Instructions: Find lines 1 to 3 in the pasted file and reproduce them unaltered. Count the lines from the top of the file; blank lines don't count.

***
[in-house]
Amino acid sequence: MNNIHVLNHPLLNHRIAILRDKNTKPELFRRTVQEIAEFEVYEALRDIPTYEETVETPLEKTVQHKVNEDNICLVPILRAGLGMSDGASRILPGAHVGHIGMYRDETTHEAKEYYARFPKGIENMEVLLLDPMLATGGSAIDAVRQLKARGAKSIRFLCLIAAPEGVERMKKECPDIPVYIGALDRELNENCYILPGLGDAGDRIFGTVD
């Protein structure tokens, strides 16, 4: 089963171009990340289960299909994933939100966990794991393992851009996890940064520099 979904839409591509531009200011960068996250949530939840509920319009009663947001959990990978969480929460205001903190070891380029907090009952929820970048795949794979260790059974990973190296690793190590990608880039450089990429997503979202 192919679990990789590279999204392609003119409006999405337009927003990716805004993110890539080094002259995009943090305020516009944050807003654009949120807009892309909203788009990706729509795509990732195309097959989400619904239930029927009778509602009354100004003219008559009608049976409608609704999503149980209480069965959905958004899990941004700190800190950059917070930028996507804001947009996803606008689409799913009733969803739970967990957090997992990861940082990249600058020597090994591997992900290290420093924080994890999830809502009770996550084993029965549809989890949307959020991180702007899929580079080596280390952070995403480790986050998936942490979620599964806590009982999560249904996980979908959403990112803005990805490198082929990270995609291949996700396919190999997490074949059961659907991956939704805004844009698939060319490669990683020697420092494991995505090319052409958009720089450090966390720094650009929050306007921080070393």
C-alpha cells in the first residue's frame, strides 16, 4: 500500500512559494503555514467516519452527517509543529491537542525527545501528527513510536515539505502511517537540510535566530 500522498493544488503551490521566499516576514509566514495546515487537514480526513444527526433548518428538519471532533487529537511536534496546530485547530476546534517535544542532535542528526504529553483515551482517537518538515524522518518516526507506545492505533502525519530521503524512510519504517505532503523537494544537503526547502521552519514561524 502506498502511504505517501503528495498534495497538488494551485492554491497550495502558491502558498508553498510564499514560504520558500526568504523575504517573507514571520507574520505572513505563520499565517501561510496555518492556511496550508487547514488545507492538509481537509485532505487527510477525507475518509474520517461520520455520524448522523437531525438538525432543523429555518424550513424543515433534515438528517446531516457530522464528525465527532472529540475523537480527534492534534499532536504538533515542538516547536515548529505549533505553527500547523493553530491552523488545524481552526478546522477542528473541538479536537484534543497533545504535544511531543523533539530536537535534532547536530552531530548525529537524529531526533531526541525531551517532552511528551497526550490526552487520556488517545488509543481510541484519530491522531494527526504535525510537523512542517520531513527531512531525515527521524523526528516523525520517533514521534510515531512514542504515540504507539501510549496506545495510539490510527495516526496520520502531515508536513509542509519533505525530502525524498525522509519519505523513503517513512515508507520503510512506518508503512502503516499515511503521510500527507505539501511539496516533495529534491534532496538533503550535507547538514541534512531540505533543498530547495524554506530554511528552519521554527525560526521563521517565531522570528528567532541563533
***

[in-house]
Amino acid sequence: MNNIHVLNHPLLNHRIAILRDKNTKPELFRRTVQEIAEFEVYEALRDIPTYEETVETPLEKTVQHKVNEDNICLVPILRAGLGMSDGASRILPGAHVGHIGMYRDETTHEAKEYYARFPKGIENMEVLLLDPMLATGGSAIDAVRQLKARGAKSIRFLCLIAAPEGVERMKKECPDIPVYIGALDRELNENCYILPGLGDAGDRIFGTVD
């Protein structure tokens, strides 16, 4: 089963171009990340289960299909994933939100966990794991393992851009996890940064520099 979904839409591509531009200011960068996250949530939840509920319009009663947001959990990978969480929460205001903190070891380029907090009952929820970048795949794979260790059974990973190296690793190590990608880039450089990429997503979202 192919679990990789590279999204392609003119409006999405337009927003990716805004993110890539080094002259995009943090305020516009944050807003654009949120807009892309909203788009990706729509795509990732195309097959989400619904239930029927009778509602009354100004003219008559009608049976409608609704999503149980209480069965959905958004899990941004700190800190950059917070930028996507804001947009996803606008689409799913009733969803739970967990957090997992990861940082990249600058020597090994591997992900290290420093924080994890999830809502009770996550084993029965549809989890949307959020991180702007899929580079080596280390952070995403480790986050998936942490979620599964806590009982999560249904996980979908959403990112803005990805490198082929990270995609291949996700396919190999997490074949059961659907991956939704805004844009698939060319490669990683020697420092494991995505090319052409958009720089450090966390720094650009929050306007921080070393």